Thursday, September 28, 2017

Earliest Evidence for Domesticated Sorghum in Africa

Archaeologists examining plant impressions within broken pottery have discovered the earliest evidence for domesticated sorghum in Africa. The evidence comes from an archaeological site (known as KG23) in eastern Sudan, dating from 3500 to 3000 BC, and is associated with an ancient archaeological culture known as the Butana Group.

Credit: Drawing by Dorian Q. Fuller

Sorghum is a native African grass that was utilized for thousands of years by prehistoric peoples, and emerged as one of the world's five most important cereal crops, along with rice, wheat, barley, and maize.

 For a half century scholars have hypothesized that native African groups were domesticating sorghum outside the winter rainfall zone of the ancient Egyptian Nile Valley (where wheat and barley cereals were predominant) in the semi-arid tropics of Africa, but no archaeological evidence existed. This new discovery in eastern Sudan reveals that during the 4th millennium BC, peoples of the Butana Group were intensively cultivating wild stands of sorghum until they began to change the plant genetically into domesticated morphotypes.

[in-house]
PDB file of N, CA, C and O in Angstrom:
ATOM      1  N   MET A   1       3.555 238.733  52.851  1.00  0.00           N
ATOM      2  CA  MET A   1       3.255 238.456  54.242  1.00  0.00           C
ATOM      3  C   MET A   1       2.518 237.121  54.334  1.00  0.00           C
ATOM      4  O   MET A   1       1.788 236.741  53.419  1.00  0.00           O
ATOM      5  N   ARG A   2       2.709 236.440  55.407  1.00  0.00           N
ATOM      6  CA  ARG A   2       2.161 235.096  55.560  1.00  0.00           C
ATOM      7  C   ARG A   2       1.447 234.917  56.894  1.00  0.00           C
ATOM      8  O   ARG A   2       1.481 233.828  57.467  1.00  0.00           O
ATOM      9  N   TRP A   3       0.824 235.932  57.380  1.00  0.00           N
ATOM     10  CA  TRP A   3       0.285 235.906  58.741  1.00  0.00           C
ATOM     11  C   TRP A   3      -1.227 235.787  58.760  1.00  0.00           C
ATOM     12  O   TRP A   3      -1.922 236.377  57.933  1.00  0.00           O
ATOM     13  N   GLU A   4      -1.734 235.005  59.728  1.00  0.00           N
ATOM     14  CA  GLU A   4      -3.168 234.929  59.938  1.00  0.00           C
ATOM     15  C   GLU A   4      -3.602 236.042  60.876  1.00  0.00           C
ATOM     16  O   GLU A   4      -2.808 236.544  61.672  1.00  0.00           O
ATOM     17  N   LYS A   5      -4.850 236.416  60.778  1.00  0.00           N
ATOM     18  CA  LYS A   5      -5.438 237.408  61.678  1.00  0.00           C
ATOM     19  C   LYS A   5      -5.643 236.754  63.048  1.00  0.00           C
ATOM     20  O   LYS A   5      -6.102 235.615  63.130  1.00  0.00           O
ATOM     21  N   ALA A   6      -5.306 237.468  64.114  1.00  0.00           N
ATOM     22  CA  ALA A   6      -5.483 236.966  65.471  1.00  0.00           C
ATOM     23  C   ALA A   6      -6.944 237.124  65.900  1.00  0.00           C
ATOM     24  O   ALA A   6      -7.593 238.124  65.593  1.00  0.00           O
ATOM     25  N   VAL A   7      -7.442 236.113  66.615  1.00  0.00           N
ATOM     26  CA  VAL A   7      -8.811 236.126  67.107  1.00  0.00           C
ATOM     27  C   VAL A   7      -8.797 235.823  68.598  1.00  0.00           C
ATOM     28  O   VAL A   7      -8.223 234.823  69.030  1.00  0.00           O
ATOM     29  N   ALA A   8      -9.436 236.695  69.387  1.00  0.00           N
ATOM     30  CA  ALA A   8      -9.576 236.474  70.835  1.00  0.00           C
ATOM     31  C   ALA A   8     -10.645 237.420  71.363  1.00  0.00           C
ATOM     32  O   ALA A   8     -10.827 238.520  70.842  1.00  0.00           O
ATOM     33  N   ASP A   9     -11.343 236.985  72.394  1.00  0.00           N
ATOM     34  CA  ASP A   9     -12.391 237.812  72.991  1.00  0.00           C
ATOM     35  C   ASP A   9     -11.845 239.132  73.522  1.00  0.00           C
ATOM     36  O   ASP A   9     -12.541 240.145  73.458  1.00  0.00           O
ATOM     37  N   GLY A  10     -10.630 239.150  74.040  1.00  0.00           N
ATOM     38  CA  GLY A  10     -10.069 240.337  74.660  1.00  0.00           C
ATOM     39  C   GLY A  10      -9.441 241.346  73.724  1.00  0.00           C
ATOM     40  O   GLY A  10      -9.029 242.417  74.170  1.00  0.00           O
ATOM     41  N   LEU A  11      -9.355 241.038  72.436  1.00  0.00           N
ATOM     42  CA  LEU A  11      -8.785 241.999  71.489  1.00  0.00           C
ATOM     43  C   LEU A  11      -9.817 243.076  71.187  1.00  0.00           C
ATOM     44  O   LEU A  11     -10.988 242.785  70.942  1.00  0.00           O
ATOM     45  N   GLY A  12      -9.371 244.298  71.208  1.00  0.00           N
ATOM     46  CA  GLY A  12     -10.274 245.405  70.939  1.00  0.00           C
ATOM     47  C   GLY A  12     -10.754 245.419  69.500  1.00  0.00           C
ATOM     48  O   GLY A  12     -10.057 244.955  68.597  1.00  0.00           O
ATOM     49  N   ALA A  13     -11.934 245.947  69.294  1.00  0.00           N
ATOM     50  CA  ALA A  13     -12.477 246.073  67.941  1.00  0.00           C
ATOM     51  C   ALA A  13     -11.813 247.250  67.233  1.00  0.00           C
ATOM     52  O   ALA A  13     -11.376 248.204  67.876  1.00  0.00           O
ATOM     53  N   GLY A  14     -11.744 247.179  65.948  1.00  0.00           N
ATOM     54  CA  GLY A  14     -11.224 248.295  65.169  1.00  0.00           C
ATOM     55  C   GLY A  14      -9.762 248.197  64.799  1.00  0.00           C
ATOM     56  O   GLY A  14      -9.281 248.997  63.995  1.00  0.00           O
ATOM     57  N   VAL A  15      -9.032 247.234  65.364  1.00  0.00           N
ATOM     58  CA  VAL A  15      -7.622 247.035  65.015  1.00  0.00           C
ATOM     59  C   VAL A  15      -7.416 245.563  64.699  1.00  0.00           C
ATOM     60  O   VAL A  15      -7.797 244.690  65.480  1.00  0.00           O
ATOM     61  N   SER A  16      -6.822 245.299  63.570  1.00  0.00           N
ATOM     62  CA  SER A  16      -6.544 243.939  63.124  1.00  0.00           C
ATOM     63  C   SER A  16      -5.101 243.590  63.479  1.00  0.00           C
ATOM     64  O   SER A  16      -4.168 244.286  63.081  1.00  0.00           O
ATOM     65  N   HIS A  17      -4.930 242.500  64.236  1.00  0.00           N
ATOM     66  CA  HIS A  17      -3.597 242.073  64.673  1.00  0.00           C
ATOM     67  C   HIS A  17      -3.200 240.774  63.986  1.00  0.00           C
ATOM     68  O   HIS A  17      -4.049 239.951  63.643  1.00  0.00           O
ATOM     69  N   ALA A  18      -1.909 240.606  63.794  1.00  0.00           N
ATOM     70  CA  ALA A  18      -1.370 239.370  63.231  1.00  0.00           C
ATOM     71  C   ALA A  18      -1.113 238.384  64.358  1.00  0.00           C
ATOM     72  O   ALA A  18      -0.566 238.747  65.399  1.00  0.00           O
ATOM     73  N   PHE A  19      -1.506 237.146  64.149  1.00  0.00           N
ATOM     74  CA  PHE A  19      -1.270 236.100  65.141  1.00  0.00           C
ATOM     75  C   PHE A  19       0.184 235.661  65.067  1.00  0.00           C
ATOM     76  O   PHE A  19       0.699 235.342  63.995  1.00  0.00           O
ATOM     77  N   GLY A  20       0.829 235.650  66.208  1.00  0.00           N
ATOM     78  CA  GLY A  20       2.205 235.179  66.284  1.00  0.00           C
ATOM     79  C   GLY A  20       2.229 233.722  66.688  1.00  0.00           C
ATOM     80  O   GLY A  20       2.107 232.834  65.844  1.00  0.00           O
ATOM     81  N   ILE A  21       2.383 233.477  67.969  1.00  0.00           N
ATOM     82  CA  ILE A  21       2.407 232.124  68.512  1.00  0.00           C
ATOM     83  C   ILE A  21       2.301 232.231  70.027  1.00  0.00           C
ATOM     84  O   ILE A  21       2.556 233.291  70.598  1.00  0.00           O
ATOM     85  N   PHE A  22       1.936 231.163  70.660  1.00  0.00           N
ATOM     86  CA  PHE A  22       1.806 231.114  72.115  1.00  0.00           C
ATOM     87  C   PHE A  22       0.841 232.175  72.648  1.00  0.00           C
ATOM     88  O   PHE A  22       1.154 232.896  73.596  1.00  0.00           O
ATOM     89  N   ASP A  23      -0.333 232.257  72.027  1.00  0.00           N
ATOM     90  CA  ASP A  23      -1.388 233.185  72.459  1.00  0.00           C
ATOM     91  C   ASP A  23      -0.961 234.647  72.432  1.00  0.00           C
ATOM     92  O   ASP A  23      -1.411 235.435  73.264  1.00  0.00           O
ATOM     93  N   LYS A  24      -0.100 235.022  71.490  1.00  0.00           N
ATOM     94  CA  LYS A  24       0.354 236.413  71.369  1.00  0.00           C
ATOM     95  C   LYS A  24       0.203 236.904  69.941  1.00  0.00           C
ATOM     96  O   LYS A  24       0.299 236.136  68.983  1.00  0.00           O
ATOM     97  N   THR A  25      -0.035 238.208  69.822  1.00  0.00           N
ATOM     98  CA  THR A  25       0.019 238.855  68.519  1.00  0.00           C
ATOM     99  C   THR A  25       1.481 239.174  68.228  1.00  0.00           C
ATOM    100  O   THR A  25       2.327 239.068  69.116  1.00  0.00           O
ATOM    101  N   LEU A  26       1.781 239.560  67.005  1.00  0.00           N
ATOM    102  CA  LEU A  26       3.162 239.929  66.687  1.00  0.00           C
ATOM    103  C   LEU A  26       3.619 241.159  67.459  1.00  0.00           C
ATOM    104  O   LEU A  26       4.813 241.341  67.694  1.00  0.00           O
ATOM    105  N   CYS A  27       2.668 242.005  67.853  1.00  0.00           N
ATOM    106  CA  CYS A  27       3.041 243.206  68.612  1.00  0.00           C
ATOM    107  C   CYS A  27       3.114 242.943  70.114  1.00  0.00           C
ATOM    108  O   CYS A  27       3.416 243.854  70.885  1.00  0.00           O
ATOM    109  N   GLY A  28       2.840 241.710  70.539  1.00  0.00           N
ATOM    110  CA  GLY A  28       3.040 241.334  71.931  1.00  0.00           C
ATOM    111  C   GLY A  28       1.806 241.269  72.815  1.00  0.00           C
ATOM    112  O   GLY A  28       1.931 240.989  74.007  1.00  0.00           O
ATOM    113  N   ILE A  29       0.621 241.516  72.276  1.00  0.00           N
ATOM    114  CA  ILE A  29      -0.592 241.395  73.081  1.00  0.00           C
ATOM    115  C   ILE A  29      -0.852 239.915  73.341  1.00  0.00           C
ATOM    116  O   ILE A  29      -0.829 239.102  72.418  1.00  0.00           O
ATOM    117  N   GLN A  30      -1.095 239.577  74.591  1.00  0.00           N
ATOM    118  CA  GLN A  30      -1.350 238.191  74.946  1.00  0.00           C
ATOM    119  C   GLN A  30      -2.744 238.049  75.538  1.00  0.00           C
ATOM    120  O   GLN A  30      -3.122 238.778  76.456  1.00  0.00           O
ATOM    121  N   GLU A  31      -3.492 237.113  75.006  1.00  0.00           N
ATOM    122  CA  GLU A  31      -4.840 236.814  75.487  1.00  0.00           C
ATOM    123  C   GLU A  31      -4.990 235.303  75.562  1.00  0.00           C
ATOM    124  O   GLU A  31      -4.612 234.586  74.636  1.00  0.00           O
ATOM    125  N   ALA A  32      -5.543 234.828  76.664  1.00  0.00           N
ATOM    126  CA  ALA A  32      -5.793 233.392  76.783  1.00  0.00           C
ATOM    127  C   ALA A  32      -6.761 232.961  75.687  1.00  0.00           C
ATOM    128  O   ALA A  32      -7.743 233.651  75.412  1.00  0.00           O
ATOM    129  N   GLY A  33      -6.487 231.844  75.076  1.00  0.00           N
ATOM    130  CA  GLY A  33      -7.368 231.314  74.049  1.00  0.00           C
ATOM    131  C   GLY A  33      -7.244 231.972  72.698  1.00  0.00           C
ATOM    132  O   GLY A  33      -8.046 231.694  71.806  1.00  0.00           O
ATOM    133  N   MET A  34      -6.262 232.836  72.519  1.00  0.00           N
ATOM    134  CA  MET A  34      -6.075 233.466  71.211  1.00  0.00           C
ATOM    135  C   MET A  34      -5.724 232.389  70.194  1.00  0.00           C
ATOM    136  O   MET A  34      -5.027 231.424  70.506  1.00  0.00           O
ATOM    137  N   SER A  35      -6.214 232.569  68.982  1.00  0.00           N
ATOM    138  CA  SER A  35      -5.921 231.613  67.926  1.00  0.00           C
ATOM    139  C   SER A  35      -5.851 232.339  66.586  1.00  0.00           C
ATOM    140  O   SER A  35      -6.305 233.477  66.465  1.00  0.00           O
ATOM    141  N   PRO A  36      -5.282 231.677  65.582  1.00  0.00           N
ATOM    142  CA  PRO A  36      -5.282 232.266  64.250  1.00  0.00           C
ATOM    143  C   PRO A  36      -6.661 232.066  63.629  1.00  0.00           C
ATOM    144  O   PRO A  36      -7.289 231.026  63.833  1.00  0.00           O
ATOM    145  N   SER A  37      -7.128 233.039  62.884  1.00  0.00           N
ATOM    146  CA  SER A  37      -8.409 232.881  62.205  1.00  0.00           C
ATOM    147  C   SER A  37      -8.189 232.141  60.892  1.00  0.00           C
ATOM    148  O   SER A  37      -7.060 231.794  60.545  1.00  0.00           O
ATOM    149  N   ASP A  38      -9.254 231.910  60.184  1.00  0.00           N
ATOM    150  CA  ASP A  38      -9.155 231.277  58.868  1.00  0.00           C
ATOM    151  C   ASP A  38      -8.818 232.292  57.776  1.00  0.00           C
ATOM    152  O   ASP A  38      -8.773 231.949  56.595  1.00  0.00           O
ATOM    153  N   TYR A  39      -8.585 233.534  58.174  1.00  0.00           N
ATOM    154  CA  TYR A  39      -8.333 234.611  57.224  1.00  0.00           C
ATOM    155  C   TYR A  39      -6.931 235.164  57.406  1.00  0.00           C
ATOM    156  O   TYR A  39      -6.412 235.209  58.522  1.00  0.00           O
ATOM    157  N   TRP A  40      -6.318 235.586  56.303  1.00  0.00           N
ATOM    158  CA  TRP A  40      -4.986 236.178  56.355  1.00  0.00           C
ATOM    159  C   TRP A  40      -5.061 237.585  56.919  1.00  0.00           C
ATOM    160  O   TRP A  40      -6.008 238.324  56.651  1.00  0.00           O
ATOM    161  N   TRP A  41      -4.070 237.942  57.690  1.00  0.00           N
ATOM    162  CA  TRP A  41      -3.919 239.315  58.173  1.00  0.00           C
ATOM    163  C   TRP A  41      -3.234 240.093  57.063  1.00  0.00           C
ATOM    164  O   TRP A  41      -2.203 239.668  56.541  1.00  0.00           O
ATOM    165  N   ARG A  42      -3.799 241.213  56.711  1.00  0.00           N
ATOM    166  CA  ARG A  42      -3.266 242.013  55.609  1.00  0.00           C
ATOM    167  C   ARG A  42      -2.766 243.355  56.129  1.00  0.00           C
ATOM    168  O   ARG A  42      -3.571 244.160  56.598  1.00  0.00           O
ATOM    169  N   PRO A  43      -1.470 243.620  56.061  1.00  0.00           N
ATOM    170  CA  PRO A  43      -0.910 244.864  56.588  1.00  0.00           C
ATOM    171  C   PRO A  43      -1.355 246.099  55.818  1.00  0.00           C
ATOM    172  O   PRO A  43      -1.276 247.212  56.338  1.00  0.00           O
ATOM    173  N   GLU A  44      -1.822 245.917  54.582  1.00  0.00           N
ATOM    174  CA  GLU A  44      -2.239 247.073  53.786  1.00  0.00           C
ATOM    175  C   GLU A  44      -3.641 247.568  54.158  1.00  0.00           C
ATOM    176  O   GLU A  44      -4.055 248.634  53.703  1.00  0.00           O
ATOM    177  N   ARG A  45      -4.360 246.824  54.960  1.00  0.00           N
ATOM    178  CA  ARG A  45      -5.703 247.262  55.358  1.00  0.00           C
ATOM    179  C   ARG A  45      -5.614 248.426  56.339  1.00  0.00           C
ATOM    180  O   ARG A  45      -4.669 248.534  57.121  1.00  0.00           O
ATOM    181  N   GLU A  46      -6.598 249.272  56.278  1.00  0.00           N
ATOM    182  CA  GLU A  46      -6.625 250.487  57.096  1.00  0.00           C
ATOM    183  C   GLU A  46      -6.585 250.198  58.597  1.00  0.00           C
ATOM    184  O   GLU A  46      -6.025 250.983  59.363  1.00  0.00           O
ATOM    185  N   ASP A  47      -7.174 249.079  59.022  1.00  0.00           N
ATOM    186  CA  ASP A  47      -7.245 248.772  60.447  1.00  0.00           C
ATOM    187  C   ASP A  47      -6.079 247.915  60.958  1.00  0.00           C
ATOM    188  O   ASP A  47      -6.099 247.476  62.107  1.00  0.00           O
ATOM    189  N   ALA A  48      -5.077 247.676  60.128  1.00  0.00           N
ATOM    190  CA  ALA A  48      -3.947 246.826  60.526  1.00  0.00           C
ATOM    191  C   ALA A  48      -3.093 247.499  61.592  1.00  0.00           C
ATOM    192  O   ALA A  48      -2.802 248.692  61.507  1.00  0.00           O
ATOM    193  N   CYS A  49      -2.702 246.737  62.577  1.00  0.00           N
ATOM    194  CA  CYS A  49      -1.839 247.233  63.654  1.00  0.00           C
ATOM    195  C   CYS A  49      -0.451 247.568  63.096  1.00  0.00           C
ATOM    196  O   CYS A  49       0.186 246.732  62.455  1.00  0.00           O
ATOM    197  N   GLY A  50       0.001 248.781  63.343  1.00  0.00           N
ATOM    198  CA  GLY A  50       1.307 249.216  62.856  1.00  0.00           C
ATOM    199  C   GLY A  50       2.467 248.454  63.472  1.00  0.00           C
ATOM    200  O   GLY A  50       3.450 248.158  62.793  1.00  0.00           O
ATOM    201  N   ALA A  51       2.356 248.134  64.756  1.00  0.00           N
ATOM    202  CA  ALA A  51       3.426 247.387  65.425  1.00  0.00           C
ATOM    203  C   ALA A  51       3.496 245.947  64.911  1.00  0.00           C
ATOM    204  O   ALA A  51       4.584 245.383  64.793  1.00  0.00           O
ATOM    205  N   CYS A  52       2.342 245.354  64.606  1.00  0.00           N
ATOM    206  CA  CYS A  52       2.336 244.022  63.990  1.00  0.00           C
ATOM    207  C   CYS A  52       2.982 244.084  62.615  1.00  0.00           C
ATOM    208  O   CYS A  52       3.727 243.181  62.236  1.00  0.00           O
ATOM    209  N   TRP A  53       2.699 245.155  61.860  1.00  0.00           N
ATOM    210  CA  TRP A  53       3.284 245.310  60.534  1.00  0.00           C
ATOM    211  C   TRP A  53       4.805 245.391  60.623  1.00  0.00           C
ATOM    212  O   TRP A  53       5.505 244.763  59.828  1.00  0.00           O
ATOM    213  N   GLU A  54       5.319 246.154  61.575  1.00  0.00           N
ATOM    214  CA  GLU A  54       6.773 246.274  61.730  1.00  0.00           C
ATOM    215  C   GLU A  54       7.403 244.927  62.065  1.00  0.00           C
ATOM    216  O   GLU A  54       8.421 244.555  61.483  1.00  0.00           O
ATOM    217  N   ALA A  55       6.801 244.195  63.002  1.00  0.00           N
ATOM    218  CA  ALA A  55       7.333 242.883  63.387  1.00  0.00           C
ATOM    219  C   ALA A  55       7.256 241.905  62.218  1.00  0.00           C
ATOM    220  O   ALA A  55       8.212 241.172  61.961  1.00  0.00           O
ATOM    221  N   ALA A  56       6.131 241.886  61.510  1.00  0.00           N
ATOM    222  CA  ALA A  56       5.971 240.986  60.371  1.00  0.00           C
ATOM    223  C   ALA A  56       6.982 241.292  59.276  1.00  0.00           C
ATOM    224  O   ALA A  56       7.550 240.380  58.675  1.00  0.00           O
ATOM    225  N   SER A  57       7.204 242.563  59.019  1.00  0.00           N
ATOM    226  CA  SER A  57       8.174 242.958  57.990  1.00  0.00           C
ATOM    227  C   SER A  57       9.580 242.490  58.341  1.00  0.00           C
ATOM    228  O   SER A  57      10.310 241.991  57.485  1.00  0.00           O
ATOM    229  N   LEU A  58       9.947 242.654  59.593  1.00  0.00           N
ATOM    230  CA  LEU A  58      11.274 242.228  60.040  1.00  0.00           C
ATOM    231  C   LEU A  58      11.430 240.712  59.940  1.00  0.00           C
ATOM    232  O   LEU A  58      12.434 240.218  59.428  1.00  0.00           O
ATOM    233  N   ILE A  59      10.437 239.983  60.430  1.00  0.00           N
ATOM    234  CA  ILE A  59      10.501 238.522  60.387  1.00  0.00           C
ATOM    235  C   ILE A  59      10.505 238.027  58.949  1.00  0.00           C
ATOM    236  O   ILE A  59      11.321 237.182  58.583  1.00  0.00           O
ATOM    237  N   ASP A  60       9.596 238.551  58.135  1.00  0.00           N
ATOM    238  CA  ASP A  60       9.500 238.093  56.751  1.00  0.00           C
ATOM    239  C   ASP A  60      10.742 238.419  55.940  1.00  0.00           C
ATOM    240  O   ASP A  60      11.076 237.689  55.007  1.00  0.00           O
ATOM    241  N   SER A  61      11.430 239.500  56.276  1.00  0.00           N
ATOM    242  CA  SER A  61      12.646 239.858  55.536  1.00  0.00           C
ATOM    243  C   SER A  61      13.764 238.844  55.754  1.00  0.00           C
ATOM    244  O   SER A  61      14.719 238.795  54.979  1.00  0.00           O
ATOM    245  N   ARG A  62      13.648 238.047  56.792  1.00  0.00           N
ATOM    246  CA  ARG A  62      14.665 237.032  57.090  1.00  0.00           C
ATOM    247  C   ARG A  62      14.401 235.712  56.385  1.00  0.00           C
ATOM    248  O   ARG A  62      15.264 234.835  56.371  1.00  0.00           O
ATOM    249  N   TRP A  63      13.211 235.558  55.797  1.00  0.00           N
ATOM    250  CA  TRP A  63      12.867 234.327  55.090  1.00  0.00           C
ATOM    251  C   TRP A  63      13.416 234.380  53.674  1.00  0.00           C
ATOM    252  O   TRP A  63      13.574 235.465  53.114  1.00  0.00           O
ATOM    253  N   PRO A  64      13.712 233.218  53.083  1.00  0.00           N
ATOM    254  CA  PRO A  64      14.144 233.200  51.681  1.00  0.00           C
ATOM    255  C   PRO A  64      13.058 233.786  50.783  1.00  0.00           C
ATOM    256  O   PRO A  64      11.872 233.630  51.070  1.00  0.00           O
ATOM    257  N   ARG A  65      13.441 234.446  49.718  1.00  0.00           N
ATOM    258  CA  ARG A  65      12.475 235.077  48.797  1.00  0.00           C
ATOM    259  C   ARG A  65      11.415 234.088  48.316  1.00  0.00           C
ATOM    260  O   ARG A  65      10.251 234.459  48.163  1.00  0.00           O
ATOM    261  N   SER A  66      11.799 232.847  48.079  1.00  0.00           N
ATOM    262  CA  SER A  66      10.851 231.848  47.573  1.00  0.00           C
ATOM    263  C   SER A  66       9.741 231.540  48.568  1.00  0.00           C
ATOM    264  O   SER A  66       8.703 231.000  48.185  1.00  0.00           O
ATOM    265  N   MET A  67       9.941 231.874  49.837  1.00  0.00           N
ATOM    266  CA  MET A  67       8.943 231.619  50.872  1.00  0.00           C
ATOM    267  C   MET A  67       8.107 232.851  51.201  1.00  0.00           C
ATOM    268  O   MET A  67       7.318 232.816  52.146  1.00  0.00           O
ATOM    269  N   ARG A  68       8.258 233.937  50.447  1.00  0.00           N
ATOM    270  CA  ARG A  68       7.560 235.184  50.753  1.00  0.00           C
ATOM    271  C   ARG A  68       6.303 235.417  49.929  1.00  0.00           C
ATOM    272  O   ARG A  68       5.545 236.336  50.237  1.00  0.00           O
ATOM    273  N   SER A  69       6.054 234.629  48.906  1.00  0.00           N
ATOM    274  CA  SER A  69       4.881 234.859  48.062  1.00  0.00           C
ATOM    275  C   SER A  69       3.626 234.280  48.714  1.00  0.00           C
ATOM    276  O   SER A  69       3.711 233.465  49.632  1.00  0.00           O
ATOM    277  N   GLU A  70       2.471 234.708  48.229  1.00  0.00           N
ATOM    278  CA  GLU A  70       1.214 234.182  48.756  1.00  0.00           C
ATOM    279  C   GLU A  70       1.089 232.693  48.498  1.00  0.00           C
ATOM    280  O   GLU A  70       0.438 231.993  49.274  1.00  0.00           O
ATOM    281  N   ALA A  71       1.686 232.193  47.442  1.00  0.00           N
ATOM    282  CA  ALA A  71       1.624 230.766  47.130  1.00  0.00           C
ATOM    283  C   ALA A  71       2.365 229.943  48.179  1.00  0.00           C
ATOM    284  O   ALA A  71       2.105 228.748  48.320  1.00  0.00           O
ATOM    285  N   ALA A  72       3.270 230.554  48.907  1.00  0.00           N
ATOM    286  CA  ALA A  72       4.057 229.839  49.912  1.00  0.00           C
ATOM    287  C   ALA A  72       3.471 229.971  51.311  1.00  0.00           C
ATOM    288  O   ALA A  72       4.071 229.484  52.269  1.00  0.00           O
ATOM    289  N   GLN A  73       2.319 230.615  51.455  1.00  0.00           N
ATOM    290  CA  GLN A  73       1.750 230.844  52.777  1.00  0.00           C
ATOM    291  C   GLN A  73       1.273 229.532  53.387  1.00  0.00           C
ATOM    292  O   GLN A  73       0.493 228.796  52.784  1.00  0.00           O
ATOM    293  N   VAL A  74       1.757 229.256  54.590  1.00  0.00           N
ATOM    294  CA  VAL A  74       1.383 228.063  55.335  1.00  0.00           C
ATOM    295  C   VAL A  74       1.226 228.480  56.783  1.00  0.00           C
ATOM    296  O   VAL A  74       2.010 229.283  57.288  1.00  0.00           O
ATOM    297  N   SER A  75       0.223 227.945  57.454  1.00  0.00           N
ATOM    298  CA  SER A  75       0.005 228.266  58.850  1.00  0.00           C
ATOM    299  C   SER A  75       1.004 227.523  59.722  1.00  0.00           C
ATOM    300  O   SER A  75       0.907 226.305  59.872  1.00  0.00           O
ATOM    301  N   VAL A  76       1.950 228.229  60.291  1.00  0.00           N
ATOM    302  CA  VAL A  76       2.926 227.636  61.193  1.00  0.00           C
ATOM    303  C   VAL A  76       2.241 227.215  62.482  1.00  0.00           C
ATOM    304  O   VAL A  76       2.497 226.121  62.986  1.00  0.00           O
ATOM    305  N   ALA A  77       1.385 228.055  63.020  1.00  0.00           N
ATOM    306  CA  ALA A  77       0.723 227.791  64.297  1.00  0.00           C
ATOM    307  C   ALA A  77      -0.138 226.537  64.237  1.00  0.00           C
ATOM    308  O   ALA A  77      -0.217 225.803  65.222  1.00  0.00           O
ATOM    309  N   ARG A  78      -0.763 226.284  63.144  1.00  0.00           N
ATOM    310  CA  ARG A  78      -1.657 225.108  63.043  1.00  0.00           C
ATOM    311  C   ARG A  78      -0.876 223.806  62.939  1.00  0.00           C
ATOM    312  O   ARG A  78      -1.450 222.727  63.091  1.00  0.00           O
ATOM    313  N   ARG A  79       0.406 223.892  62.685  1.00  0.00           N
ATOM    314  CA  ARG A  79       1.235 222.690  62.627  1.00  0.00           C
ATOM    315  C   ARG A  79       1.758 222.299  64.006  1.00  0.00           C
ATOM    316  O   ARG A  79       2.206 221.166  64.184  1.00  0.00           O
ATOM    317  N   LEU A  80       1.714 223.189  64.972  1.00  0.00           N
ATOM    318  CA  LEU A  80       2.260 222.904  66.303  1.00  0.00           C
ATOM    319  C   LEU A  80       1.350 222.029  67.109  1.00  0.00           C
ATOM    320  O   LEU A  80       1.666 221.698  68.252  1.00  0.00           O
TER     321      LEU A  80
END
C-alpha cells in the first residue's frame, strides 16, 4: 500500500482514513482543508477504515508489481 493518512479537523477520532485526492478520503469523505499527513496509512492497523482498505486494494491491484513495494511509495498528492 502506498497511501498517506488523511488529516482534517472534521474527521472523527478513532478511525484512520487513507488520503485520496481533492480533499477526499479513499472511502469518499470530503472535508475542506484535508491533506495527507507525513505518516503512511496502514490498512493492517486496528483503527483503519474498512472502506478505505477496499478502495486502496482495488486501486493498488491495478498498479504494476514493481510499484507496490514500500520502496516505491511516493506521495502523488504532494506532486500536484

Along with the recent discovery of domesticated pearl millet in eastern Mali around 2500 BC, this latest discovery in eastern Sudan pushes back the process for domesticating summer rainfall cereals another thousand years in the Sahel, with sorghum, providing new evidence for the earliest known native African cultigen.

Contacts and sources:
Frank Winchell
The University of Chicago Press

Citation: Evidence for Sorghum Domestication in Fourth Millennium BC Eastern Sudan: Spikelet Morphology from Ceramic Impressions of the Butana Group
Frank Winchell, Chris J. Stevens, Charlene Murphy, Louis Champion, and Dorian Q. Fuller 
Current Anthropology  published by The University of Chicago Press and sponsored by the Wenner-Gren Foundation for Anthropological Research.

1 comment:

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